Corsair HS35 Headset Review: A Lateral Step

The HS35s aren't going to reinvent the wheel, and they aren't going to usurp Corsair's other budget models. What they are going to do is give you another option, and a good one at that.

Corsair's new HS35 gaming headset is a budget model of the HS50, which we reviewed last year. I liked the HS50, especially at $50. It was, and still is, a serviceable, good-sounding headset that I recommend. 

It's somewhat strange, then, that the HS35 exists at all. In many ways, it gets rid of the more premium aspects of the HS50 and drops the retail price $10. Problem is, what it removes were some of the things I liked about the HS50, and what it kept, I didn't like so much. 

Despite all of that, it's hard not to recommend the headset in general, specifically to anyone looking for a fantastic budget option or a lateral choice to the HS50. Gamers aren't made of money, and one could do far, far worse than the HS35. 

Design

The HS35 comes in several different colors: 

  • All black
  • Black with green earcups and headband cushion
  • Black with red earcups and headband cushion
  • Black with blue earcups and headband cushion

The frame of every submodel is lightweight plastic, except for the adjustable section of the headband, which is your standard silver aluminum. As is custom, "Corsair" is emblazoned across the top of the headband. 

Each earcup tilts inward to provide more comfort for different shaped heads, an expected but nice tough. On the outside of each, the Corsair ship logo is placed nicely in the center. There is a glossy black channel that runs around the earcups, providing a stark contrast to the matte black around the rest of the headset. 

One thing I do not like about the HS35 — which I also did not like about the HS50 — is that the earcups do not swivel. It's a crime in modern headset design, but that's just whining from an entitled writer that likes to rest his headsets flat when not in use.

On the back of the left earcup, you'll find the volume wheel and the mic mute button. On the front, you'll find the port for the unidirectional, detachable mic. 

Comfort

For the HS35, Corsair opted to drop the leatherette earcup and headband padding found on the HS50 for fiber mesh. The mesh is a tad hotter than the leatherette over long periods, and although the earcups are supposed to manage moisture better, my ears did feel a tad sweaty after prolonged use.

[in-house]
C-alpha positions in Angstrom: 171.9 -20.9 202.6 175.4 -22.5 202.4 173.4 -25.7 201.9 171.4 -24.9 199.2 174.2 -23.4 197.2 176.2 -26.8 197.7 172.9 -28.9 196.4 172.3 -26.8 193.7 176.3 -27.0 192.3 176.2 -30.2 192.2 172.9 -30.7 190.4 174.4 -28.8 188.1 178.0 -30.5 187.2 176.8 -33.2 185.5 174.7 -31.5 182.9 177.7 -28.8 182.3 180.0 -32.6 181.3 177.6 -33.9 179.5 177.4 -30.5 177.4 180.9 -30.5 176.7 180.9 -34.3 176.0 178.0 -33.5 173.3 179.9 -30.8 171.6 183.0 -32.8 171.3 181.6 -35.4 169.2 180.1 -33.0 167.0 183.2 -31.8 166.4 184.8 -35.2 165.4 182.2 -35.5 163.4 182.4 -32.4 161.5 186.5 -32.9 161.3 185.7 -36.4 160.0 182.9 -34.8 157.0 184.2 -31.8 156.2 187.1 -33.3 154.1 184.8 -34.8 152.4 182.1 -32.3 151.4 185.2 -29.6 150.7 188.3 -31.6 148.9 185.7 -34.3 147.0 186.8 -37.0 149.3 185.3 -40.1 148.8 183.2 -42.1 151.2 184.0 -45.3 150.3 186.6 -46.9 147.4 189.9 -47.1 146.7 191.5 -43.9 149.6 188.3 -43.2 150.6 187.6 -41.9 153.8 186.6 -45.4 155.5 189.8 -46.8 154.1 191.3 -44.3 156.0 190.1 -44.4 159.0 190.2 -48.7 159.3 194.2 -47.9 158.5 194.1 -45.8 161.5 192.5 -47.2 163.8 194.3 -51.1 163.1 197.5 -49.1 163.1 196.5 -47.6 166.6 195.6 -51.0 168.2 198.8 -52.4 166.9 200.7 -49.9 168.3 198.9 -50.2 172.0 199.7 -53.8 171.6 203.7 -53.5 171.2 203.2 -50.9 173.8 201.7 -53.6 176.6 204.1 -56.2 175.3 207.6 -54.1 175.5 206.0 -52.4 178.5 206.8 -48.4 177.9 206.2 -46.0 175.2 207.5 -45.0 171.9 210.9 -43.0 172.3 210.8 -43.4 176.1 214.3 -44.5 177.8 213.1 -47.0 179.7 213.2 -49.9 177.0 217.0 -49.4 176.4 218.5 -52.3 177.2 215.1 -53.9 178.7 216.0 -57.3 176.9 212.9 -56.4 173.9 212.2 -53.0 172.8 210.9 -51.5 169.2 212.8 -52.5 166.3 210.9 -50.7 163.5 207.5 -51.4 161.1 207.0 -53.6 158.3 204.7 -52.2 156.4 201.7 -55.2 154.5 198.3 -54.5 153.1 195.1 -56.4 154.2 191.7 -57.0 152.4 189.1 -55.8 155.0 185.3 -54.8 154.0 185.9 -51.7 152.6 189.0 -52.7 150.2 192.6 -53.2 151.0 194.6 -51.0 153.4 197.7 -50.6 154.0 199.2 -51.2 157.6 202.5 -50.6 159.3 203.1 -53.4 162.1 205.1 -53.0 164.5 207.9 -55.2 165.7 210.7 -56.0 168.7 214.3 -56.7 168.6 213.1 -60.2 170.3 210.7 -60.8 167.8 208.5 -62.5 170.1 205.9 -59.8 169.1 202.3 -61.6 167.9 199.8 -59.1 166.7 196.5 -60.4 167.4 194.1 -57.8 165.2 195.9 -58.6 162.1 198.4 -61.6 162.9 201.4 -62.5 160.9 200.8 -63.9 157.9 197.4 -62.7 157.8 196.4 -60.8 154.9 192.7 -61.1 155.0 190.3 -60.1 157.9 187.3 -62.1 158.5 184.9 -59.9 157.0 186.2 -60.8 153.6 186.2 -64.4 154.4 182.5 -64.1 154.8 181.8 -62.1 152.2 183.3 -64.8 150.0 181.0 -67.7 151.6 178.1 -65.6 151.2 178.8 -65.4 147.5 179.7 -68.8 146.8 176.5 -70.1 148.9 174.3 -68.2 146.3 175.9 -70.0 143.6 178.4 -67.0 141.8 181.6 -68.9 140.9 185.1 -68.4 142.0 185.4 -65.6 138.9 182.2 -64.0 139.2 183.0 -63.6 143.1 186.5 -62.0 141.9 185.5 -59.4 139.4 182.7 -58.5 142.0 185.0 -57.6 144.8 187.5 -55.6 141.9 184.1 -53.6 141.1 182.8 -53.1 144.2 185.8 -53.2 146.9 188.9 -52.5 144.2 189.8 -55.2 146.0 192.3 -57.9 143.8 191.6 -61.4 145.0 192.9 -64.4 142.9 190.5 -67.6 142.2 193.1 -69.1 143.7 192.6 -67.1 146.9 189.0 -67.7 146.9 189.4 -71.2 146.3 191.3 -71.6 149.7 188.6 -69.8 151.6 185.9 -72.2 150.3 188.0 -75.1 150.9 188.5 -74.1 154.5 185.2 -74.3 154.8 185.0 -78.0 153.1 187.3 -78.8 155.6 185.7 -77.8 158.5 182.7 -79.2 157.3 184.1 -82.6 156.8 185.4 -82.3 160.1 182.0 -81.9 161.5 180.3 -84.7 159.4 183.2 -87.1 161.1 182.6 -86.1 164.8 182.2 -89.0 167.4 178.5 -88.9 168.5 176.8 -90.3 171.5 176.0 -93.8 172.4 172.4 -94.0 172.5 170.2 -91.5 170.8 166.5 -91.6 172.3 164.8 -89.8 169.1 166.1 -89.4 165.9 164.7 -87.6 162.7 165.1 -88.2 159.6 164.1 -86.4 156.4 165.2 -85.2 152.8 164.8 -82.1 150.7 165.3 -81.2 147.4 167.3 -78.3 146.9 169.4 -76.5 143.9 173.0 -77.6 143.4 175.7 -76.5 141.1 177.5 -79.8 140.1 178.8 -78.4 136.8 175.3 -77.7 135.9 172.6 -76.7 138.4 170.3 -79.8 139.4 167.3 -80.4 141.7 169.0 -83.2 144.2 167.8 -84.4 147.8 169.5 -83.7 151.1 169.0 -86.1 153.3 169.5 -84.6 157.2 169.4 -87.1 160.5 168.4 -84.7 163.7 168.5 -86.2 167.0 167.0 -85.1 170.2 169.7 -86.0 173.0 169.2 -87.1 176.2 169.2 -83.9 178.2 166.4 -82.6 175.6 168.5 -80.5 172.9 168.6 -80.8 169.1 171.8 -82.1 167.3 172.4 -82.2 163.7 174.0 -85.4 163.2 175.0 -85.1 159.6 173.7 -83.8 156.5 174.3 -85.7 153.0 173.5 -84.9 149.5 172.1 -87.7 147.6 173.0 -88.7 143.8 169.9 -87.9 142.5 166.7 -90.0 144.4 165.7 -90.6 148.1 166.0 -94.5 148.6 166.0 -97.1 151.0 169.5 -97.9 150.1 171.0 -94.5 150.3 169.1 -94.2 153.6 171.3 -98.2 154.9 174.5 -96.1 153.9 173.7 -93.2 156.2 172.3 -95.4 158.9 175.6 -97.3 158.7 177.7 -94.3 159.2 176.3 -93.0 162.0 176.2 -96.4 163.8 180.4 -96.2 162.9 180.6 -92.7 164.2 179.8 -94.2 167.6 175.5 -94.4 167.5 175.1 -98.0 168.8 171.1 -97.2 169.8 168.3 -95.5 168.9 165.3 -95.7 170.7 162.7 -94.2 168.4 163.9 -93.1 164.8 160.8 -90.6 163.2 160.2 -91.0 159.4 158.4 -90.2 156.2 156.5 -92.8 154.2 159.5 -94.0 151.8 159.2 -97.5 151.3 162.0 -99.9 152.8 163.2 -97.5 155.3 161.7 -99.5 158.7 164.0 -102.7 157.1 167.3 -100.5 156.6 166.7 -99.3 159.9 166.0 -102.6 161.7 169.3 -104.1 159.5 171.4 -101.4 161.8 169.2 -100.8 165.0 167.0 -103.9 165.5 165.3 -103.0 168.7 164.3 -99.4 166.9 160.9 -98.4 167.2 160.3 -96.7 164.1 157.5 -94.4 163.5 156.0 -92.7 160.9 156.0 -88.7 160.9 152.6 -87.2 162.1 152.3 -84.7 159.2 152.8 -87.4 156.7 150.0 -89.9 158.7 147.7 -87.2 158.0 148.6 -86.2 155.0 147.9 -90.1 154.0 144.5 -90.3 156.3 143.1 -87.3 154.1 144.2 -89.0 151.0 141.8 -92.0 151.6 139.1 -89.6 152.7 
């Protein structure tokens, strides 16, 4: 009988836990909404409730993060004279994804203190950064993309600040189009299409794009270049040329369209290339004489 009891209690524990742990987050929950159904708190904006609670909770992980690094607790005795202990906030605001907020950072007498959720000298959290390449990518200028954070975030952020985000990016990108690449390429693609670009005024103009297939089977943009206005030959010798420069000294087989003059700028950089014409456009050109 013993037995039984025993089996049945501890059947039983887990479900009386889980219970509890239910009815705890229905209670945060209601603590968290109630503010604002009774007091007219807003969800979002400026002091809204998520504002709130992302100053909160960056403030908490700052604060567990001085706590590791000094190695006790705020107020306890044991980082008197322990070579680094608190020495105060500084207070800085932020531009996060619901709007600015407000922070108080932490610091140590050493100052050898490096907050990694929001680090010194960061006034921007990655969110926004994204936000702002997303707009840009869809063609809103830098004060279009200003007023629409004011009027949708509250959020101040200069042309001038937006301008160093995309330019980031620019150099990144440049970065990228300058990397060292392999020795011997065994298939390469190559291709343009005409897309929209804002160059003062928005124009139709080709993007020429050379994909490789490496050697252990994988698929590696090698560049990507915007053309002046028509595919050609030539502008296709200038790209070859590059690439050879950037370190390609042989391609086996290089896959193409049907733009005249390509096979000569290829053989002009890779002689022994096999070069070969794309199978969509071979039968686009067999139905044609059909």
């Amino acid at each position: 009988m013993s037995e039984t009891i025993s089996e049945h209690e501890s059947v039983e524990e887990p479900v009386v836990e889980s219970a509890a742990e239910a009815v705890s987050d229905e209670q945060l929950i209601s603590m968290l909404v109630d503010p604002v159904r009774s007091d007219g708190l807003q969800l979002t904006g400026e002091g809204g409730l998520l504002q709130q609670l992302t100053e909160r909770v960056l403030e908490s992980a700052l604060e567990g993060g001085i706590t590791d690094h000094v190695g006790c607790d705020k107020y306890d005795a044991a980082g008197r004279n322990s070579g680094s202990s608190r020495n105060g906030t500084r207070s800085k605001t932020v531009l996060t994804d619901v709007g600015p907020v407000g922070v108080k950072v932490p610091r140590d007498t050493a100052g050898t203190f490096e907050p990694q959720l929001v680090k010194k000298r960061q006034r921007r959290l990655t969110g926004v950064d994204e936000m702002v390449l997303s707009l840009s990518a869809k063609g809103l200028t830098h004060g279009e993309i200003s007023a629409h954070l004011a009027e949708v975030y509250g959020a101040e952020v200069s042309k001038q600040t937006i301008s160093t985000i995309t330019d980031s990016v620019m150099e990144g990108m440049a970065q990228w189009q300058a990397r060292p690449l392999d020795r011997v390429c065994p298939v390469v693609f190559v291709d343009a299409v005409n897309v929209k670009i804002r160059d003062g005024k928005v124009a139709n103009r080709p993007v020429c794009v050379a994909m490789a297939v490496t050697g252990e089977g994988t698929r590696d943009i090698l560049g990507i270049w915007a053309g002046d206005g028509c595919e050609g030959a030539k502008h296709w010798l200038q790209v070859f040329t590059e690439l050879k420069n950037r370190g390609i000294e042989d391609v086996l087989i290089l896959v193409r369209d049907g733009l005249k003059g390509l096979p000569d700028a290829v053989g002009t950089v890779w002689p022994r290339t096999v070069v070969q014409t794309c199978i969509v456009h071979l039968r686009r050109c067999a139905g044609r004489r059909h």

What bothered me more, however, was the depth of the earcups. Unlike the roomy earcups found on the HS50, those on the HS35 feel very shallow, as if my ears were directly on the drivers and the mesh that covered them. 

However, a plus is that during my time with the headset, the headband never bothered me; it felt just as comfortable as the one found on the HS50. Perhaps the headset's newer lightweight design contributed to that as the HS35 is 60g lighter than the HS50.

Performance

The HS35 sounds pretty great for a $40 budget set. It's hard to complain on most levels. While I did moan a bit about the HS50's bassier leanings, I found I missed that punchier sound in the HS35s. Here, bass isn't as pronounced, with highs and mids garnering the most attention. 

In games like DOOM, that means glory kills aren't as meaty and visceral, and the thrum and thunk of a shotgun takes a backseat to clankier tones of individual parts — or even the slug itself. 

There's nothing wrong with that, and I never felt I was "missing out" on tones or cues, but it's worth noting. 

For dialog in games and podcasts, for example, the HS35 shines. Voices are clear as a bell, and the stereo power of the headset's 50mm drivers really shines through. 

The microphone is Discord certified, and it performs swimmingly on the app. A colleague of mine said I sounded decidedly better than when using Logitech's G432. She said my voice was crisp and clear. 

Pros: 
  • Great sounding Discord-certified mic
  • Good sound on a budget for gaming, movies, and music
  • Plug and play for PS4, Switch, and mobile
    • See below
Cons:
  • Earcups are shallow
  • Detachable mic is easy to lose
  • Overall construction is flimsier than HS50
  • Not all versions come with Y-splitter 
    • May need XB1 3.5mm adapter (sold separately)

All in all, the HS35s aren't necessarily worse than the HS50s; instead, they're simply different. Gamers love options, and Corsair has provided them an option to the HS50. Seeing as gamers can buy an HS50 from third-party retailers for about the same price as an HS35 these days, price shouldn't be the deciding factor. 

For a low-tier headset, the HS35s sound great. Music, movies, and games are all enjoyable. Since it's plug-and-play, you won't find any fancy software here; what you hear is what you get. 

One thing to keep in mind if you decide to pick up a pair of HS35s is color scheme — it actually seems to mean something. Although every color works with every platform, only the all-black Carbon version comes with a Y-splitter for PCs.   

Here are the headset's full specs: 

 Frequency Response 20Hz to 20kHz
Sensitivity 113dB (+/- 3dB)
Impedance 32 Ohms @ 1kHz
Type Wired
Cable Length 5.9ft
Audio Stereo
Mic Type Unidirectional noise canceling
Mic Frequency Response 100Hz to 10kHz
Mic Sensitivity -40dB (+/- 3dB)

 

[Note: An HS35 review unit was provided by Corsair for the purpose of this review.]

Our Rating
7
The HS35s aren't going to reinvent the wheel, and they aren't going to usurp Corsair's other budget models. What they are going to do is give you another option, and a good one at that.

Editor in Chief

Platforms Tags gaming headsets 
Published Jul. 2nd 2019

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